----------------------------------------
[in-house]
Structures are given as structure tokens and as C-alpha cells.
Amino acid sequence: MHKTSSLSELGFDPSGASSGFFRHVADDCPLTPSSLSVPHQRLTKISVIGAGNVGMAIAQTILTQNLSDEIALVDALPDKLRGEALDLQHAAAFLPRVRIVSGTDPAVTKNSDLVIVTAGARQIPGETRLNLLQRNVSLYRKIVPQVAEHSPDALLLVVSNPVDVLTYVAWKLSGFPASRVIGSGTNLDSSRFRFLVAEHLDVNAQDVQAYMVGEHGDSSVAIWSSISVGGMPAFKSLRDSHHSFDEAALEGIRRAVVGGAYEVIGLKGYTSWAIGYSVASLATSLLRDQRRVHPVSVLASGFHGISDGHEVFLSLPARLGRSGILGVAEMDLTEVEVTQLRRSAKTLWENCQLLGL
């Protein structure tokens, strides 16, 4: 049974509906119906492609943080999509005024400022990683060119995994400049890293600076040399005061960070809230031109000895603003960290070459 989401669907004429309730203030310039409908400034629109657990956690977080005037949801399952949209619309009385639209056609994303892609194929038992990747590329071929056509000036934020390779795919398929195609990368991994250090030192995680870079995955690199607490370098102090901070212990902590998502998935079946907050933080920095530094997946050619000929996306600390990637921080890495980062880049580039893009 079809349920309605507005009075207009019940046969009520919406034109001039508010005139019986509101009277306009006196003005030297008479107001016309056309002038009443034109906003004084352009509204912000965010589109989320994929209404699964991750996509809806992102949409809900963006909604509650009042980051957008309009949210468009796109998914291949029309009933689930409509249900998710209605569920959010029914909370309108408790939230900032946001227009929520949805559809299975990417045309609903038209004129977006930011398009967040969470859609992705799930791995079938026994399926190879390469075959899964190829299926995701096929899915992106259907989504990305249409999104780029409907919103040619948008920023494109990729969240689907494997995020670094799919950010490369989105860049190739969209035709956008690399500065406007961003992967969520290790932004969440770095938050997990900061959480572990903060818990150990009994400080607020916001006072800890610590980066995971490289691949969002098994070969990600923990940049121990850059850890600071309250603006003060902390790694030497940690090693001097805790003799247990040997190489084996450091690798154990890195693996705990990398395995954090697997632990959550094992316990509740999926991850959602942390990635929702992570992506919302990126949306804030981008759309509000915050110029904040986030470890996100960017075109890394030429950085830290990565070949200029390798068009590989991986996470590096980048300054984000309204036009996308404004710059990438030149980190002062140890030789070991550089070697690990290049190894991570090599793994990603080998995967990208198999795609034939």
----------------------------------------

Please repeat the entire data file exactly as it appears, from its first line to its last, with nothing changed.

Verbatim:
[in-house]
Structures are given as structure tokens and as C-alpha cells.
Amino acid sequence: MHKTSSLSELGFDPSGASSGFFRHVADDCPLTPSSLSVPHQRLTKISVIGAGNVGMAIAQTILTQNLSDEIALVDALPDKLRGEALDLQHAAAFLPRVRIVSGTDPAVTKNSDLVIVTAGARQIPGETRLNLLQRNVSLYRKIVPQVAEHSPDALLLVVSNPVDVLTYVAWKLSGFPASRVIGSGTNLDSSRFRFLVAEHLDVNAQDVQAYMVGEHGDSSVAIWSSISVGGMPAFKSLRDSHHSFDEAALEGIRRAVVGGAYEVIGLKGYTSWAIGYSVASLATSLLRDQRRVHPVSVLASGFHGISDGHEVFLSLPARLGRSGILGVAEMDLTEVEVTQLRRSAKTLWENCQLLGL
């Protein structure tokens, strides 16, 4: 049974509906119906492609943080999509005024400022990683060119995994400049890293600076040399005061960070809230031109000895603003960290070459 989401669907004429309730203030310039409908400034629109657990956690977080005037949801399952949209619309009385639209056609994303892609194929038992990747590329071929056509000036934020390779795919398929195609990368991994250090030192995680870079995955690199607490370098102090901070212990902590998502998935079946907050933080920095530094997946050619000929996306600390990637921080890495980062880049580039893009 079809349920309605507005009075207009019940046969009520919406034109001039508010005139019986509101009277306009006196003005030297008479107001016309056309002038009443034109906003004084352009509204912000965010589109989320994929209404699964991750996509809806992102949409809900963006909604509650009042980051957008309009949210468009796109998914291949029309009933689930409509249900998710209605569920959010029914909370309108408790939230900032946001227009929520949805559809299975990417045309609903038209004129977006930011398009967040969470859609992705799930791995079938026994399926190879390469075959899964190829299926995701096929899915992106259907989504990305249409999104780029409907919103040619948008920023494109990729969240689907494997995020670094799919950010490369989105860049190739969209035709956008690399500065406007961003992967969520290790932004969440770095938050997990900061959480572990903060818990150990009994400080607020916001006072800890610590980066995971490289691949969002098994070969990600923990940049121990850059850890600071309250603006003060902390790694030497940690090693001097805790003799247990040997190489084996450091690798154990890195693996705990990398395995954090697997632990959550094992316990509740999926991850959602942390990635929702992570992506919302990126949306804030981008759309509000915050110029904040986030470890996100960017075109890394030429950085830290990565070949200029390798068009590989991986996470590096980048300054984000309204036009996308404004710059990438030149980190002062140890030789070991550089070697690990290049190894991570090599793994990603080998995967990208198999795609034939």